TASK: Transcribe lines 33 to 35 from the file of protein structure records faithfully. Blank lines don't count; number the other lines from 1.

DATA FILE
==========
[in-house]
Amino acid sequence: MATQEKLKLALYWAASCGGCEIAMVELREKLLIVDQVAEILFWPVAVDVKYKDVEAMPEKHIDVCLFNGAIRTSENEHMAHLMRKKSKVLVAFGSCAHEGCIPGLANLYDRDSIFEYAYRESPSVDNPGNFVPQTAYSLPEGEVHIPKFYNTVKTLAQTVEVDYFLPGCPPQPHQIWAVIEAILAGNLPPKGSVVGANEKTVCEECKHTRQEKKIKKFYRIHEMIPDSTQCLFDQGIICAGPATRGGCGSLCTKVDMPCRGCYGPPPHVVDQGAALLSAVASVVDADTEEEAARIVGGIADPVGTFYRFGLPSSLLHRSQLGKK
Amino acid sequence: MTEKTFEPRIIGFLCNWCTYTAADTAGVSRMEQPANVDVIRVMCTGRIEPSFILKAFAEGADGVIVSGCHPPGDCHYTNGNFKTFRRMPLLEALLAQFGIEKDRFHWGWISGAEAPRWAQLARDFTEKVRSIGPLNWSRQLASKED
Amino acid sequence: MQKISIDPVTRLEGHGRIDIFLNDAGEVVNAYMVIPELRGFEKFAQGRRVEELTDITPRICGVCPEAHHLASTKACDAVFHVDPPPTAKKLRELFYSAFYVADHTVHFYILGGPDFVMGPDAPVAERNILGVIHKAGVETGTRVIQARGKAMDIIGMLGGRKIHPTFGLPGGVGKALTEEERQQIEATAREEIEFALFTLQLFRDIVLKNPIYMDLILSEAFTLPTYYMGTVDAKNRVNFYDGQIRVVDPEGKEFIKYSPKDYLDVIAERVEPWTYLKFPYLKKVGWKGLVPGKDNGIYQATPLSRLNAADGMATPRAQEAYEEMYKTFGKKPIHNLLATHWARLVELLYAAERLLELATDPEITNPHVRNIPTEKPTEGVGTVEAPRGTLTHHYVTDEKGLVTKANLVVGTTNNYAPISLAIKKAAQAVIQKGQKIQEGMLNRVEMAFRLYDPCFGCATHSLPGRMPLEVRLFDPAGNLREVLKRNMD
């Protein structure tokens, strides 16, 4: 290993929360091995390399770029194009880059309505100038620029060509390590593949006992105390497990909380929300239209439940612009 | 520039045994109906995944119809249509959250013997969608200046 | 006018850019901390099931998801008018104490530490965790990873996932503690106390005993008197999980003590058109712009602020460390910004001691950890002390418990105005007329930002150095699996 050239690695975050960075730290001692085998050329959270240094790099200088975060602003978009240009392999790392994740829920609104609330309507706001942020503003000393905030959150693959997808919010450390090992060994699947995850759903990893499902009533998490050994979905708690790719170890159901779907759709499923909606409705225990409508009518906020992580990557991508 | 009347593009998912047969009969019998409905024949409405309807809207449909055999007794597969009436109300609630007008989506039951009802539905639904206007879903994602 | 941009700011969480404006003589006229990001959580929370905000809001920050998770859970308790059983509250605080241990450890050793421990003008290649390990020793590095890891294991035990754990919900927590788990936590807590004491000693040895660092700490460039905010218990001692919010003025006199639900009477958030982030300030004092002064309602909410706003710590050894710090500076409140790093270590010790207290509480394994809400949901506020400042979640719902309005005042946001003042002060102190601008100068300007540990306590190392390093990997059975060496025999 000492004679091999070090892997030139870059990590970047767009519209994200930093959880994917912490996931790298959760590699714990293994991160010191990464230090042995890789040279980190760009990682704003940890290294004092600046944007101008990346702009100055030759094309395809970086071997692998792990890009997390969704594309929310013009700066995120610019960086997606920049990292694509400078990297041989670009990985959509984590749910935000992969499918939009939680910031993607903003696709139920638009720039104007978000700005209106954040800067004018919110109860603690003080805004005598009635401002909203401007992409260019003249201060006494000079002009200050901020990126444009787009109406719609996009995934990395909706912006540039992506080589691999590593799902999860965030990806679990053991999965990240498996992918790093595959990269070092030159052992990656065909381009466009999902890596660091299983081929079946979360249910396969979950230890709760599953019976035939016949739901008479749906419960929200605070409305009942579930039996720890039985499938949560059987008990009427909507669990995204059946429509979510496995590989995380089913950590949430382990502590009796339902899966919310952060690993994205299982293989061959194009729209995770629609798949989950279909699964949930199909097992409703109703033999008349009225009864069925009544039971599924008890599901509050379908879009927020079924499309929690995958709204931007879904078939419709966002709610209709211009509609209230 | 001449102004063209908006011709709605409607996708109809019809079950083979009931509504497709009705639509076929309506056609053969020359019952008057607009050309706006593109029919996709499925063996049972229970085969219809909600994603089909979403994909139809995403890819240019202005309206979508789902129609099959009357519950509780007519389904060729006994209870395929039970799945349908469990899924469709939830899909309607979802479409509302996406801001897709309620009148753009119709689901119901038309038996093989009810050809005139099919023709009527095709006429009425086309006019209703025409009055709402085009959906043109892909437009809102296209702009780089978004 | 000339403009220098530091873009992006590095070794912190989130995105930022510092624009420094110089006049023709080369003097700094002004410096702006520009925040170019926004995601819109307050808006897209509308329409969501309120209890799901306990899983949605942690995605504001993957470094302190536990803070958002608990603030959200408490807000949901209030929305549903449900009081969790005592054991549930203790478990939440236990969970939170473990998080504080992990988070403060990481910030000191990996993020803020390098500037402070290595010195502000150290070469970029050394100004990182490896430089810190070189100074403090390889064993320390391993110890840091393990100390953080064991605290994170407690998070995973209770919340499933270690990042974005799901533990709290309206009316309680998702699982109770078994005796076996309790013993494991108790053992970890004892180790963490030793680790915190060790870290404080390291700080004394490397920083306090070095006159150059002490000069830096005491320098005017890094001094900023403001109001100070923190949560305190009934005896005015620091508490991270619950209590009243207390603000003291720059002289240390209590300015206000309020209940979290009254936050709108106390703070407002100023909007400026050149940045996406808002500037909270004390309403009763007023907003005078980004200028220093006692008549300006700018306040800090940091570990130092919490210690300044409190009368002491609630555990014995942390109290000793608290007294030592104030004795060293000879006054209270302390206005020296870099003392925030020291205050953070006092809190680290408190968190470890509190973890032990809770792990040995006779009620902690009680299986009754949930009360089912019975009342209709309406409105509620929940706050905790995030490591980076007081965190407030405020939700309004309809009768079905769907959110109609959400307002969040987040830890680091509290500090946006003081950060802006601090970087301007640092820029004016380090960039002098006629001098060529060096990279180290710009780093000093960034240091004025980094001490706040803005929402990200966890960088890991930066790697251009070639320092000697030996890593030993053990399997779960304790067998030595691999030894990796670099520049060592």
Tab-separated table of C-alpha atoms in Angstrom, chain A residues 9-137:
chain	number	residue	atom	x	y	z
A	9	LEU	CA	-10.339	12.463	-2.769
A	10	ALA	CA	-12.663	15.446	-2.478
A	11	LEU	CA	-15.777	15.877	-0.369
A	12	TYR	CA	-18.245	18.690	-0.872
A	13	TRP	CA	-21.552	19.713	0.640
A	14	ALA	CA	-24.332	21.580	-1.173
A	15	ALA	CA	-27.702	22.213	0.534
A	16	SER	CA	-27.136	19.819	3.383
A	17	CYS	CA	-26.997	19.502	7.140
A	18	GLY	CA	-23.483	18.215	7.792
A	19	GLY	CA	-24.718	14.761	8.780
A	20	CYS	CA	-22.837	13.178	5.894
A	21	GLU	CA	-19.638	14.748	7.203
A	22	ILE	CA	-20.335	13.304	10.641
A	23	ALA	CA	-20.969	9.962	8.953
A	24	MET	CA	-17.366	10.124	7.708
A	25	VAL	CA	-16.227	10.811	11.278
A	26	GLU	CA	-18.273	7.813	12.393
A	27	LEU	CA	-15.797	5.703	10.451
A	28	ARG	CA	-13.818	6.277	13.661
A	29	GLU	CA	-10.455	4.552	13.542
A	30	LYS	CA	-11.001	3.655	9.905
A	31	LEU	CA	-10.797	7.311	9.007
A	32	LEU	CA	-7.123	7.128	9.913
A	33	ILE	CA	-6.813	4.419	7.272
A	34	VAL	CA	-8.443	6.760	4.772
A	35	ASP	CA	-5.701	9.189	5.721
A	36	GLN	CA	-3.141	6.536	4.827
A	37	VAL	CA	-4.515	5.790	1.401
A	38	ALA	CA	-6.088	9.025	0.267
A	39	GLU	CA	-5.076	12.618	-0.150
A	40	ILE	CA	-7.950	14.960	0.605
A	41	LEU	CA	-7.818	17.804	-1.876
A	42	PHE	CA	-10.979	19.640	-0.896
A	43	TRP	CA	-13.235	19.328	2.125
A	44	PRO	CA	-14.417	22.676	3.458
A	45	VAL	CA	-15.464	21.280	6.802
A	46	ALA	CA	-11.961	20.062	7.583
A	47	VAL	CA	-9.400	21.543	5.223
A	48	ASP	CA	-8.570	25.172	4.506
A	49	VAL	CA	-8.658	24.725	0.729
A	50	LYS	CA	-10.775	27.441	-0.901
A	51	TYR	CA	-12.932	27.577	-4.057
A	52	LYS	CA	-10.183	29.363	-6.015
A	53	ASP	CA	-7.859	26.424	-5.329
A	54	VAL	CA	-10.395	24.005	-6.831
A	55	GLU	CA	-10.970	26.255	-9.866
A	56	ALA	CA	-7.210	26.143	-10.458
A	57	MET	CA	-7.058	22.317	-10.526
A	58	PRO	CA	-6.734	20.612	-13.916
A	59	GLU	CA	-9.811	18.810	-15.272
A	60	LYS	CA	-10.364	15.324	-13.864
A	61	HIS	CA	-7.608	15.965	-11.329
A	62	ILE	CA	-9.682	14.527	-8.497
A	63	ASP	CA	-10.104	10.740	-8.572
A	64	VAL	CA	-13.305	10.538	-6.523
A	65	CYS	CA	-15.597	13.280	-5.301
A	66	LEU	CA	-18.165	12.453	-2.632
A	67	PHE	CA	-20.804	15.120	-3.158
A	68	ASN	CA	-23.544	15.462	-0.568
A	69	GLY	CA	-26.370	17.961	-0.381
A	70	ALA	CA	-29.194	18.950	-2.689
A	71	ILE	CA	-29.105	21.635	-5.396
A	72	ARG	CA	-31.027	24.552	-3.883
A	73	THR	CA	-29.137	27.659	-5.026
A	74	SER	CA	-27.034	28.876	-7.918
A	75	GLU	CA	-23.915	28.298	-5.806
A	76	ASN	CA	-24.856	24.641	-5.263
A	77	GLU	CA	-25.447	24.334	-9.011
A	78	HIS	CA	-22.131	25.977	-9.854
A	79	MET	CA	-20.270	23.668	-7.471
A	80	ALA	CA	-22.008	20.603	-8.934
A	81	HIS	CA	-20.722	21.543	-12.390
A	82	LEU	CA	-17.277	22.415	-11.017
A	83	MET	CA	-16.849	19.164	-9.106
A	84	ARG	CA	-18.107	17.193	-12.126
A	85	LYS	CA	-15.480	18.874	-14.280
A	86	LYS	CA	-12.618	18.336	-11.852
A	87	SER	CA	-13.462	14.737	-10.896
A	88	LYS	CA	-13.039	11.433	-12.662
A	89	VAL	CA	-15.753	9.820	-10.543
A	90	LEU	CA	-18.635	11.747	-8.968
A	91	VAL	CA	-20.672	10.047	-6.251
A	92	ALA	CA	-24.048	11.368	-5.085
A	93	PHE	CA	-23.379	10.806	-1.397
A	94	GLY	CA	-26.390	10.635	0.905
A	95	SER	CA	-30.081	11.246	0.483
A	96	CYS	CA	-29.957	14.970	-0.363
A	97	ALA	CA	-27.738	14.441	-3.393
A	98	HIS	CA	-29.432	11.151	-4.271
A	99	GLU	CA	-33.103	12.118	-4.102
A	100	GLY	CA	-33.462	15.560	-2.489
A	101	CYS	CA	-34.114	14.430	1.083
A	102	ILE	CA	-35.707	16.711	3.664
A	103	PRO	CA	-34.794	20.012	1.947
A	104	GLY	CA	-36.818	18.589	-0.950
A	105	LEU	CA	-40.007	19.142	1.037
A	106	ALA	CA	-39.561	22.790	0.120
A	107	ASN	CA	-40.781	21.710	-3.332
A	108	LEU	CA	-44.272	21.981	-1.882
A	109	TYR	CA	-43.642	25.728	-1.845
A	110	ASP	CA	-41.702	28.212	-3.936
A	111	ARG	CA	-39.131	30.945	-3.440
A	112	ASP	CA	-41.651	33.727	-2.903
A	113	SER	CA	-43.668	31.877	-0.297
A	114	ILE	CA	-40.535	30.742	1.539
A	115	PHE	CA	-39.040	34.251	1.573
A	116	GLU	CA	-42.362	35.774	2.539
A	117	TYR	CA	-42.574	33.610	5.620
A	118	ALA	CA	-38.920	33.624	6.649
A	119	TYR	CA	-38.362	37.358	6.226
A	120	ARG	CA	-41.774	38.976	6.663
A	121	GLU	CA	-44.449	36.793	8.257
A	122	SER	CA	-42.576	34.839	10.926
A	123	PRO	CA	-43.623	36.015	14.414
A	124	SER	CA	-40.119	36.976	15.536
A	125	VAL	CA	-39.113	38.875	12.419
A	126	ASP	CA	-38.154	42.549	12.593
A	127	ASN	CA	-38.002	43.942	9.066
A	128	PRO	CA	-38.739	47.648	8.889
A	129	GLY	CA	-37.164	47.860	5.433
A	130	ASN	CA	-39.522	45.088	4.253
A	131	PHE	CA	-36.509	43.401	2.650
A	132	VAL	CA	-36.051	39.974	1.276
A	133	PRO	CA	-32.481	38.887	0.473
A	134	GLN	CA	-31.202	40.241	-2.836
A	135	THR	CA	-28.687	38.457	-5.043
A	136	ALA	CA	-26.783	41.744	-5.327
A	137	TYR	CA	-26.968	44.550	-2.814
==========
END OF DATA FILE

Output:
A	34	VAL	CA	-8.443	6.760	4.772
A	35	ASP	CA	-5.701	9.189	5.721
A	36	GLN	CA	-3.141	6.536	4.827